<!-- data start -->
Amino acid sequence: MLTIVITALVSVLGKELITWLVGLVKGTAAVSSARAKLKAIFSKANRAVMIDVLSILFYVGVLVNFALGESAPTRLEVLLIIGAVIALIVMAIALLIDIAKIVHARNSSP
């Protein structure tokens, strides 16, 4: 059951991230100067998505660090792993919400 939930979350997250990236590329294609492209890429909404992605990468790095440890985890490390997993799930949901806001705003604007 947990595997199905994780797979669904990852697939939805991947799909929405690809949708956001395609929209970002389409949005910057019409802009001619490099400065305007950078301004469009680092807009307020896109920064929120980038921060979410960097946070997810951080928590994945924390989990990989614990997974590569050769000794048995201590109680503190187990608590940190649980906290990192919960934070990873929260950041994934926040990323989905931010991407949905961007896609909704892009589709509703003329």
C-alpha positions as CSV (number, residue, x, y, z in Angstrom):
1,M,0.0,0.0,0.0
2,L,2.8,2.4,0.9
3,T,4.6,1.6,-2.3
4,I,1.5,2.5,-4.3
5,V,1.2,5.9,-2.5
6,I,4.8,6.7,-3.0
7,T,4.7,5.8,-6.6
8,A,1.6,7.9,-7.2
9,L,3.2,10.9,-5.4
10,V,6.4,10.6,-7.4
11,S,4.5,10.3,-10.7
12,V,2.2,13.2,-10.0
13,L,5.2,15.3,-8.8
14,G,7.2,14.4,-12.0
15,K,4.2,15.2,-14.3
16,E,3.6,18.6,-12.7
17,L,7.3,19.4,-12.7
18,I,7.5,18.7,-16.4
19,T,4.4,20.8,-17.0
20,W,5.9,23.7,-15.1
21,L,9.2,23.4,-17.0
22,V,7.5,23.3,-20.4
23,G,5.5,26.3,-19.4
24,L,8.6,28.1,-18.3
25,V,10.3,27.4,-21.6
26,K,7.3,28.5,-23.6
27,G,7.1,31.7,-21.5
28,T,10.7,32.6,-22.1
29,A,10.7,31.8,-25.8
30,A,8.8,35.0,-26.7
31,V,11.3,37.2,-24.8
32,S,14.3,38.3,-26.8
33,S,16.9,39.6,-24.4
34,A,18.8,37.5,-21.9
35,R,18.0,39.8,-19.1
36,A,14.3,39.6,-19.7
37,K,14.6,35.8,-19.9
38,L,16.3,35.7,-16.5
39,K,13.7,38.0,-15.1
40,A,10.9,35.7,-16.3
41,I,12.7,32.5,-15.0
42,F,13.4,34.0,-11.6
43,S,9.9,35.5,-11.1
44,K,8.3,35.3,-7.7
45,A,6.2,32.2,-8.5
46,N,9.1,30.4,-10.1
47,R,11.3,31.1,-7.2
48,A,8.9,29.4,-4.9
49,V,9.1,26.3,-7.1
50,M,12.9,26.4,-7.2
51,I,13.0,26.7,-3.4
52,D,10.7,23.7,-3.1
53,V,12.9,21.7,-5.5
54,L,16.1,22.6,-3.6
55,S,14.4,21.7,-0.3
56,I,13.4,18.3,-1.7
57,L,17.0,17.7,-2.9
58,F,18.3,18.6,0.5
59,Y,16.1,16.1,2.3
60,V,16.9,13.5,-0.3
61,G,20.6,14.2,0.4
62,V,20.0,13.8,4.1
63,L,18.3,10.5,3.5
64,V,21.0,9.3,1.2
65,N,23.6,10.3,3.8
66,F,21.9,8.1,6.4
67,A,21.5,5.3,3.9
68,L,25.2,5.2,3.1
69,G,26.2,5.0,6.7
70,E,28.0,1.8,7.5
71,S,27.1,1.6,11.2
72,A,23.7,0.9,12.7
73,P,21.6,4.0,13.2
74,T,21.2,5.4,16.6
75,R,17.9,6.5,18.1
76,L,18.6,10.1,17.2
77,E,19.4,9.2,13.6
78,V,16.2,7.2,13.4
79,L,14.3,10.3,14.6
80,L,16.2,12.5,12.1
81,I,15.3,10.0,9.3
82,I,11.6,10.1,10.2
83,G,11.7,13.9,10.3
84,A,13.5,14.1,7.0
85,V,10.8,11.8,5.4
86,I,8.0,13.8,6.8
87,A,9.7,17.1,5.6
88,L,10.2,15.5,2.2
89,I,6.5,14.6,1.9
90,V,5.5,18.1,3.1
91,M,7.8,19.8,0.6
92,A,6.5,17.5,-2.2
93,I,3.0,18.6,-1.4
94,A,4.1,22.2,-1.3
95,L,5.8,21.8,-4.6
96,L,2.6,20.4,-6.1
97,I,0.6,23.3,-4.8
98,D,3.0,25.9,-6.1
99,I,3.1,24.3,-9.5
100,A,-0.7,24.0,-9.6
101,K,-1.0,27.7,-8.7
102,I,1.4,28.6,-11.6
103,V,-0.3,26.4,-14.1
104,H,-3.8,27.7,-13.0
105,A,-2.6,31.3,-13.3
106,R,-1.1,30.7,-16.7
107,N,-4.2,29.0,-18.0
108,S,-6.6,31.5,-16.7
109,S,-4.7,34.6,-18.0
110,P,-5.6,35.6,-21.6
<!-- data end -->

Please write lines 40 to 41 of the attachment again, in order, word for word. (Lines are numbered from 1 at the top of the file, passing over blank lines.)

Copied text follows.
37,K,14.6,35.8,-19.9
38,L,16.3,35.7,-16.5